NewsLocal News


Income tax cut advances, food tax repeal may not be totally dead

Posted at 5:34 PM, Feb 04, 2022
and last updated 2022-02-05 00:29:26-05

SALT LAKE CITY — House Speaker Brad Wilson signaled that discussion on eliminating the state sales tax on food is not completely dead — but it may not be heard this year.

"Still open to having those conversations. It’s probably not this year that that tax cut will come off, but maybe down the road," he told reporters on Friday, later adding: "I don’t like paying the sales tax on food, either. I don’t blame people."

The comments breathed some new life into a bill that has been considered dead on Capitol Hill. Advocates for low-income Utahns have been calling for people to pressure lawmakers to consider a pair of bills to eliminate the state portion of the sales tax on groceries.

"We agree on that one and I’m excited to hear that," Rep. Rosemary Lesser, D-Ogden, said about the House Speaker's comments on disliking paying the sales tax on food.

But Rep. Lesser said she wanted the bill to be heard now — and not later.

"People need relief at this point in time. We all know that inflation is at an all time high or at least for the last 40 years and food prices are on the rise," she said. "People need relief now and this would be the quickest way that we as a legislature can give it to the people of Utah."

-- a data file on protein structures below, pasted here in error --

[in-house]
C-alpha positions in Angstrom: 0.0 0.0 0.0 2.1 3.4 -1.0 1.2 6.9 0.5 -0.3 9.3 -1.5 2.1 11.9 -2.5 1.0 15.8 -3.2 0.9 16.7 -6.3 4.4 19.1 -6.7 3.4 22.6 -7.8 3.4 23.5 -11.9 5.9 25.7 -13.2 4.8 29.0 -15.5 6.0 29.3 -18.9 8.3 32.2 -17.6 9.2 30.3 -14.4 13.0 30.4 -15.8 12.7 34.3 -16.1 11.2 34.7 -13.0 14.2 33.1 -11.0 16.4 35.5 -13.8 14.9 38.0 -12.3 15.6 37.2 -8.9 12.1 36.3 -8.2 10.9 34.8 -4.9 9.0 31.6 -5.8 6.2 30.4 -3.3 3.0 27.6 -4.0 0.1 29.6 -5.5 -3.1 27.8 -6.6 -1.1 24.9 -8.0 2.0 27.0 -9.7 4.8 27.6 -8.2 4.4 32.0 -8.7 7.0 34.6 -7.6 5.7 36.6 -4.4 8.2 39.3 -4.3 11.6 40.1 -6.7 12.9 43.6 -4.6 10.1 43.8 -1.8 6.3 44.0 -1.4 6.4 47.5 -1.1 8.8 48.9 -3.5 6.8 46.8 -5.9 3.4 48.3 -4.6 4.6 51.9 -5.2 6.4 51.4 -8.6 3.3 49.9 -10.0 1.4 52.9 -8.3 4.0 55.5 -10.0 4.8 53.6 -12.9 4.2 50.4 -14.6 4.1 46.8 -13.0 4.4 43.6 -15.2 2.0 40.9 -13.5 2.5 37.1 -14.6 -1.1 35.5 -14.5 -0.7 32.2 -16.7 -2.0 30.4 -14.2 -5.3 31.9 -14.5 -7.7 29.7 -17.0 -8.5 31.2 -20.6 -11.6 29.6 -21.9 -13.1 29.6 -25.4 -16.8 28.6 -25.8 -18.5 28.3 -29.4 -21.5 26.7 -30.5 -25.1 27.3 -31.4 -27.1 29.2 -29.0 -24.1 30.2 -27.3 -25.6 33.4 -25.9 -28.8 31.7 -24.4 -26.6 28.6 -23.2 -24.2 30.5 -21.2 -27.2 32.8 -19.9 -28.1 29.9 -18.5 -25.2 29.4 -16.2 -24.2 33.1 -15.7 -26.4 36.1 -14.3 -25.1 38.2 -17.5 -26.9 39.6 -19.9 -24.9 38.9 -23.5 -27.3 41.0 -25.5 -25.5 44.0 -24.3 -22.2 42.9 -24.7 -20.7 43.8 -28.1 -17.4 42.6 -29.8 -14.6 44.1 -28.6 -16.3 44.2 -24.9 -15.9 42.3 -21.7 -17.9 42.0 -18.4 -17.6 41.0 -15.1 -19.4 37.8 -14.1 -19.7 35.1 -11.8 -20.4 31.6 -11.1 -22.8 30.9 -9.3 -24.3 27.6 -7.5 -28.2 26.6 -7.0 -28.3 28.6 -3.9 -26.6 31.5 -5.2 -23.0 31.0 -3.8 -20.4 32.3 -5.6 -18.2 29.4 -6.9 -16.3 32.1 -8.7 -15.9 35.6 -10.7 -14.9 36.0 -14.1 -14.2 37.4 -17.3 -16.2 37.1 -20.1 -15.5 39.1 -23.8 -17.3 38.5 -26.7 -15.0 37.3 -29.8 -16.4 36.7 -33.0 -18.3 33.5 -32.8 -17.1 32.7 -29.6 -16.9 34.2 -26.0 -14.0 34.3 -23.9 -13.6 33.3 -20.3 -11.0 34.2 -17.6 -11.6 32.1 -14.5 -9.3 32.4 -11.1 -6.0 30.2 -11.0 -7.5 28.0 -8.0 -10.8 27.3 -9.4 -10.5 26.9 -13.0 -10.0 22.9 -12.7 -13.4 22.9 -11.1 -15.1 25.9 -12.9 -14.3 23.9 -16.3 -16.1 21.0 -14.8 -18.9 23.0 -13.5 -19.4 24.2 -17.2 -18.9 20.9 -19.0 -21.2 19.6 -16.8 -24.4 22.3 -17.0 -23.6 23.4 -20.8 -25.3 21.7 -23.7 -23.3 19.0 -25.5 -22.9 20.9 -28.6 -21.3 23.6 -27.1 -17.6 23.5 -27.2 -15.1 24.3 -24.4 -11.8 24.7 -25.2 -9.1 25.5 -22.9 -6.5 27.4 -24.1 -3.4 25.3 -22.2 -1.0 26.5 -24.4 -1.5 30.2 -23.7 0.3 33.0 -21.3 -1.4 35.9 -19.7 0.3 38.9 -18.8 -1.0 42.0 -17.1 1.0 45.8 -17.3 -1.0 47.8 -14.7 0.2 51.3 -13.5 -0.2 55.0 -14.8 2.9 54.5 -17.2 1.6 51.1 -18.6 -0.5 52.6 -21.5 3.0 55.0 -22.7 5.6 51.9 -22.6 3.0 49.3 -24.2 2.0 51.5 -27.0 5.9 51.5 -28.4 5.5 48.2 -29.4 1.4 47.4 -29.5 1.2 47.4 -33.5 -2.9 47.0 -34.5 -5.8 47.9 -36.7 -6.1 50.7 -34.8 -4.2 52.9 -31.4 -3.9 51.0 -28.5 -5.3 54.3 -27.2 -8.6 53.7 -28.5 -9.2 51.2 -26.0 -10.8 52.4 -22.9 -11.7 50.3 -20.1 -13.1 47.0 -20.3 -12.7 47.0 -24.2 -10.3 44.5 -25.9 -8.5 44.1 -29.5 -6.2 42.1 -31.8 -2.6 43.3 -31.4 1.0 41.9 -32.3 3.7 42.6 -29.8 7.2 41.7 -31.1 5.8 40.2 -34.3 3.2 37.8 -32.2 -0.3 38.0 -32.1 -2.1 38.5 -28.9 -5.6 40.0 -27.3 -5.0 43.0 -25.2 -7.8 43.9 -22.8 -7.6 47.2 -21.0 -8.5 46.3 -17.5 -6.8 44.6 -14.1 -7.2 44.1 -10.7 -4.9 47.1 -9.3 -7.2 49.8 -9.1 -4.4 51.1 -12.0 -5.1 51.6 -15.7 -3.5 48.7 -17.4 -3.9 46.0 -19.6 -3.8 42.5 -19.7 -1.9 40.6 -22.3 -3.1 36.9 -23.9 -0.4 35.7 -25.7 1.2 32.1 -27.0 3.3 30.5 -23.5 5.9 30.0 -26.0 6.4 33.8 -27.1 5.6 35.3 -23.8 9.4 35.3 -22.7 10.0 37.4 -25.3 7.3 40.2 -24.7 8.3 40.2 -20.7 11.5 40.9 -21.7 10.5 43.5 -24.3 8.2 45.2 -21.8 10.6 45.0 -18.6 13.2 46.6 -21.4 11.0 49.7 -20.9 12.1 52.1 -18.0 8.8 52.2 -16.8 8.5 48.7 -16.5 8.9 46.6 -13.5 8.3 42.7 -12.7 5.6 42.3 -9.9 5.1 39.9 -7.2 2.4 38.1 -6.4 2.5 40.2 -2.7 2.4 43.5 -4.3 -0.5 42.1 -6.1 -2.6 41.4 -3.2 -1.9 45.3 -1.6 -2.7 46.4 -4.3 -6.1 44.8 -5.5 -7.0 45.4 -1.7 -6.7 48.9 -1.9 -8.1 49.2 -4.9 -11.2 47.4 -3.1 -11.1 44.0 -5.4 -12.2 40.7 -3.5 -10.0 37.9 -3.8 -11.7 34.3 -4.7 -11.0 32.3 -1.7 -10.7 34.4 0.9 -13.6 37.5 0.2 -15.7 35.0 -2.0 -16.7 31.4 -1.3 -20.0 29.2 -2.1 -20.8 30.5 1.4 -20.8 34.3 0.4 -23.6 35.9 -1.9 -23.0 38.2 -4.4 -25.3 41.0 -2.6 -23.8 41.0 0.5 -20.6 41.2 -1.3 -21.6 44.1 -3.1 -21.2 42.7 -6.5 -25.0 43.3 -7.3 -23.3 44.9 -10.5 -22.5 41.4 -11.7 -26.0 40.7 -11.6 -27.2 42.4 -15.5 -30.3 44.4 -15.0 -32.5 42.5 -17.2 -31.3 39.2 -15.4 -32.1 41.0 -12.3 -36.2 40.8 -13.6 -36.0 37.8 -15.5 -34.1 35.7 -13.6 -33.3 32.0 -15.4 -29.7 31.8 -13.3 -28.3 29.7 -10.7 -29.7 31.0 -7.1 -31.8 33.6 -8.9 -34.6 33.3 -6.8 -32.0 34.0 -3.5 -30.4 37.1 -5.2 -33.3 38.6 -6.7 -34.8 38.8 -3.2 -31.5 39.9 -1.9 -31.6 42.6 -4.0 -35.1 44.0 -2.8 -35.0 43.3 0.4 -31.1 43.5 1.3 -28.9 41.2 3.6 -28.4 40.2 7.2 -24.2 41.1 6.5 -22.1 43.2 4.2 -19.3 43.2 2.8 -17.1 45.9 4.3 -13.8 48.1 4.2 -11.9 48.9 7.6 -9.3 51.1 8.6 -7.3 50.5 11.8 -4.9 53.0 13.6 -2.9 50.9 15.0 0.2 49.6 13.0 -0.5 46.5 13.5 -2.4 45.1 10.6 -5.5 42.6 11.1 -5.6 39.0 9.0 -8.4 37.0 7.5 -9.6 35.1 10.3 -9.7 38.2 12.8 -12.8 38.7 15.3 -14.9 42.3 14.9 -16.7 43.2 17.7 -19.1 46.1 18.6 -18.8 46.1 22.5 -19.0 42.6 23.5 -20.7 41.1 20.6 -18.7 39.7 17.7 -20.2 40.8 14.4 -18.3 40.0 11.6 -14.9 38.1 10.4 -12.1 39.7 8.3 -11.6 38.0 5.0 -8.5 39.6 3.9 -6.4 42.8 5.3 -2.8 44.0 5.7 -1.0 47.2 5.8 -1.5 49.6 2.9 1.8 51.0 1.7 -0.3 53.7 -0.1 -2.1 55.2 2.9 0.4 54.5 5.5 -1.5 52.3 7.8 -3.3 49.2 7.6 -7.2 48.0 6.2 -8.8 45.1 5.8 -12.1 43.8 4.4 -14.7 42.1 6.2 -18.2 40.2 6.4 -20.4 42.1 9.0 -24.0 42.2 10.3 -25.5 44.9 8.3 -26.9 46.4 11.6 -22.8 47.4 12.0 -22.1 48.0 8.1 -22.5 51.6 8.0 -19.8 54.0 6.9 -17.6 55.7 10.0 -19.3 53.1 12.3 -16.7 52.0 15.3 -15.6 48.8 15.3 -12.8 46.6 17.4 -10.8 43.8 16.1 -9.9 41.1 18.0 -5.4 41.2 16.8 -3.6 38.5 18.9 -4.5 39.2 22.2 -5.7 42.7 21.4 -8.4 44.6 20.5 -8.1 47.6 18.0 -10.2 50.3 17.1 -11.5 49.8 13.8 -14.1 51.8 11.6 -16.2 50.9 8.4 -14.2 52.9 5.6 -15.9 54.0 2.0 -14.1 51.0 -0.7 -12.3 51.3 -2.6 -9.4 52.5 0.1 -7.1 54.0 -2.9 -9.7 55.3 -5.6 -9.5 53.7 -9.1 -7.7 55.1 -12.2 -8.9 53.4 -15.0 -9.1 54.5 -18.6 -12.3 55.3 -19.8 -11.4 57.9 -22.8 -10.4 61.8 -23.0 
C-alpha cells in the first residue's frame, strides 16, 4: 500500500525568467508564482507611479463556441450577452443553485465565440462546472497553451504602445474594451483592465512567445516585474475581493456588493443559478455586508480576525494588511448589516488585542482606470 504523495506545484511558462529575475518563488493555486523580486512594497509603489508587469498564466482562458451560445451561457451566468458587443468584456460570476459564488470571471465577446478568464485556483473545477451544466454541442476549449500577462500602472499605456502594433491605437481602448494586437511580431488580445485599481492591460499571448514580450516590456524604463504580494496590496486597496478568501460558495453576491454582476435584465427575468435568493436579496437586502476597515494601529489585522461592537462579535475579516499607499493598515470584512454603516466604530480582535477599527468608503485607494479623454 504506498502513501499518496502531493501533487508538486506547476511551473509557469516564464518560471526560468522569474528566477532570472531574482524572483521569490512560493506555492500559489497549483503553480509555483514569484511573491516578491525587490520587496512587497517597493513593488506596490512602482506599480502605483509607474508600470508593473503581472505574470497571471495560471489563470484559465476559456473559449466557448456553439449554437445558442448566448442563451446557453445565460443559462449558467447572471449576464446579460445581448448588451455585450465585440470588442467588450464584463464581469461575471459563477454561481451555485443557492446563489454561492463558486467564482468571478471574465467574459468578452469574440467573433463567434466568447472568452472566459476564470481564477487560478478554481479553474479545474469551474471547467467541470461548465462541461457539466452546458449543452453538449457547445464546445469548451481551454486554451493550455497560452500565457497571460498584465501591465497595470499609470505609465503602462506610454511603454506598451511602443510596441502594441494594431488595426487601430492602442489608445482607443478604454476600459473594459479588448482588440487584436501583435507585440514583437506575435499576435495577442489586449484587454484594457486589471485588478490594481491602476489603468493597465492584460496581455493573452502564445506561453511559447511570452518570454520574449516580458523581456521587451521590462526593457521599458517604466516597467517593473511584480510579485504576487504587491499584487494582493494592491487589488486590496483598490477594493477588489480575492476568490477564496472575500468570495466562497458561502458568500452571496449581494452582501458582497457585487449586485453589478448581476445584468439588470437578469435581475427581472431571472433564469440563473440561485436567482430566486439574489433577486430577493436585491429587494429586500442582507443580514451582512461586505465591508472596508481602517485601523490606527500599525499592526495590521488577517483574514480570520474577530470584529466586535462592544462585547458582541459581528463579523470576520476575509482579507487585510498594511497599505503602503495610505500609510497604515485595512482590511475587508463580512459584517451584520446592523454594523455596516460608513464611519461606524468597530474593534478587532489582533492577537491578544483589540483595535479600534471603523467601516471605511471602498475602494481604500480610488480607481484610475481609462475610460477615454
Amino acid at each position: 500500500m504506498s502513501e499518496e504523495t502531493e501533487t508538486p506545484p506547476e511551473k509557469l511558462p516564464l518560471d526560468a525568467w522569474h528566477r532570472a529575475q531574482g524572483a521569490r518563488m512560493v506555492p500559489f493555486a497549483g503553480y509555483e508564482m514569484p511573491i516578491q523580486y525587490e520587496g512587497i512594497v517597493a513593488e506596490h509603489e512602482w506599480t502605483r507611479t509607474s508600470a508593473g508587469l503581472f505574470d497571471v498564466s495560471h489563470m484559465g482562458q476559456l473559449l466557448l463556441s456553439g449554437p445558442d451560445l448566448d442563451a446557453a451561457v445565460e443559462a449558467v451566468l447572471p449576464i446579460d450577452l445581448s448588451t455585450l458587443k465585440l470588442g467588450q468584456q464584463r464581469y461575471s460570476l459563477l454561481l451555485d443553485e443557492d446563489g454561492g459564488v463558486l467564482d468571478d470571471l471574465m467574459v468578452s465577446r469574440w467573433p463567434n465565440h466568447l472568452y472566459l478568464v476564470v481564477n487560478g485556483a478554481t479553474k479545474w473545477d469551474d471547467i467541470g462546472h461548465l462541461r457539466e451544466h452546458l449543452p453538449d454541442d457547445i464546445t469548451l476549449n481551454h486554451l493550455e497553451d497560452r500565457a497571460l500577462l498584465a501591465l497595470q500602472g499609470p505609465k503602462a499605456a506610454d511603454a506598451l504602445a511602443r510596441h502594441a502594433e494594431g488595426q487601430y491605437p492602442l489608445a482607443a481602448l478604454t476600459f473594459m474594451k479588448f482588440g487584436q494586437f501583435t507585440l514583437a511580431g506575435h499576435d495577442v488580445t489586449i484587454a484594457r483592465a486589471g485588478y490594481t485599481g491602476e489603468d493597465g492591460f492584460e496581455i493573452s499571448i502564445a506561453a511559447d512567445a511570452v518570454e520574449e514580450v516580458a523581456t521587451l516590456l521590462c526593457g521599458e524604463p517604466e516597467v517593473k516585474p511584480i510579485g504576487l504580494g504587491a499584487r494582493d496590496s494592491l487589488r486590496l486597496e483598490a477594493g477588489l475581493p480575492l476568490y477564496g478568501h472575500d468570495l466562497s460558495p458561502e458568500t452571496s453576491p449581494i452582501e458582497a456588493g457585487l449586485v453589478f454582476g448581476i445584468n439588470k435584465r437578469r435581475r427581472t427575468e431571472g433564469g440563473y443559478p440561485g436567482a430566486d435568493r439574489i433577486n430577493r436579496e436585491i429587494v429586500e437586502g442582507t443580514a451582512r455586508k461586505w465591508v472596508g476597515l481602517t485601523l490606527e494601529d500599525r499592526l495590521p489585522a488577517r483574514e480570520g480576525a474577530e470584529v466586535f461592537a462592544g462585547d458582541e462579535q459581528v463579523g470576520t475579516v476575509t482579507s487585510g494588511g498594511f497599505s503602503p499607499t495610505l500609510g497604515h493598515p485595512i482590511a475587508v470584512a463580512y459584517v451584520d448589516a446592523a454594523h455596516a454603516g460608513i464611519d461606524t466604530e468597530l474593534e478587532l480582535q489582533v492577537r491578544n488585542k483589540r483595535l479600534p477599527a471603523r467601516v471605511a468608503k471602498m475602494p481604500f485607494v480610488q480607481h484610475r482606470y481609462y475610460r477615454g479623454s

Meanwhile, the House is moving forward with a tax cut. The House Revenue & Taxation Committee voted unanimously to advance a Senate bill that cuts the income tax rate to 4.85%. For a family making $72,000 a year, it equates to a $98 break. House Republican leaders acknowledge it's a measured cut.

"It’s going to have some real impacts on real families. We’re still being conservative in what we do with that, we’re going to take a measured approach," said Rep. Casey Snider, R-Paradise, the chair of the committee.

During Friday's hearing, some lawmakers complained the tax cut wasn't deep enough. The bill won over support from Democrats and advocates for low-income Utahns when it was amended to include an earned income tax credit. That change also won the support of Governor Spencer Cox.

"Gov. Cox will do what is needed to help make this happen," said Sophia DiCaro, the director of the Governor's Office of Planning & Budget.

She said the earned income tax credit would provide some Utah families as much as $200 back. The House also tucked in a tax cut on Social Security income.

The bill now goes to the full House of Representatives for a vote.